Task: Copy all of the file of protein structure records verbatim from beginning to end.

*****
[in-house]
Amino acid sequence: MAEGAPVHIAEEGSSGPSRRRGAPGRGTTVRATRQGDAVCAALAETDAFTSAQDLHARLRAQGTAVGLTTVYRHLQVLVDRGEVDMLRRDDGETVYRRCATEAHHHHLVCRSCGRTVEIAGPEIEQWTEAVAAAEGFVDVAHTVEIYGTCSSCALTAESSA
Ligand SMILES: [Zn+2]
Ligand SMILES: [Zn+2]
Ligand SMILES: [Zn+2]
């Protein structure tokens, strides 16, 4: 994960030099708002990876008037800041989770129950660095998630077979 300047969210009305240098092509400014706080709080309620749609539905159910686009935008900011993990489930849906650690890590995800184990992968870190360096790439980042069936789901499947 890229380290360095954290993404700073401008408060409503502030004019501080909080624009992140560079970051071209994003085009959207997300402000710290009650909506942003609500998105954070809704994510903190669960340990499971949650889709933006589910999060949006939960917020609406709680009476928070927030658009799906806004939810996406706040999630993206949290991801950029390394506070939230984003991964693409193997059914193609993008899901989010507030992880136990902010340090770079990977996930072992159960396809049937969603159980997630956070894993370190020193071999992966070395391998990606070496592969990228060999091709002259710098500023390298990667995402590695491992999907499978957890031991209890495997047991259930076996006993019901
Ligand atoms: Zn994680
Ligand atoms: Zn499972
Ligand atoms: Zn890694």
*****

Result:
[in-house]
Amino acid sequence: MAEGAPVHIAEEGSSGPSRRRGAPGRGTTVRATRQGDAVCAALAETDAFTSAQDLHARLRAQGTAVGLTTVYRHLQVLVDRGEVDMLRRDDGETVYRRCATEAHHHHLVCRSCGRTVEIAGPEIEQWTEAVAAAEGFVDVAHTVEIYGTCSSCALTAESSA
Ligand SMILES: [Zn+2]
Ligand SMILES: [Zn+2]
Ligand SMILES: [Zn+2]
């Protein structure tokens, strides 16, 4: 994960030099708002990876008037800041989770129950660095998630077979 300047969210009305240098092509400014706080709080309620749609539905159910686009935008900011993990489930849906650690890590995800184990992968870190360096790439980042069936789901499947 890229380290360095954290993404700073401008408060409503502030004019501080909080624009992140560079970051071209994003085009959207997300402000710290009650909506942003609500998105954070809704994510903190669960340990499971949650889709933006589910999060949006939960917020609406709680009476928070927030658009799906806004939810996406706040999630993206949290991801950029390394506070939230984003991964693409193997059914193609993008899901989010507030992880136990902010340090770079990977996930072992159960396809049937969603159980997630956070894993370190020193071999992966070395391998990606070496592969990228060999091709002259710098500023390298990667995402590695491992999907499978957890031991209890495997047991259930076996006993019901
Ligand atoms: Zn994680
Ligand atoms: Zn499972
Ligand atoms: Zn890694």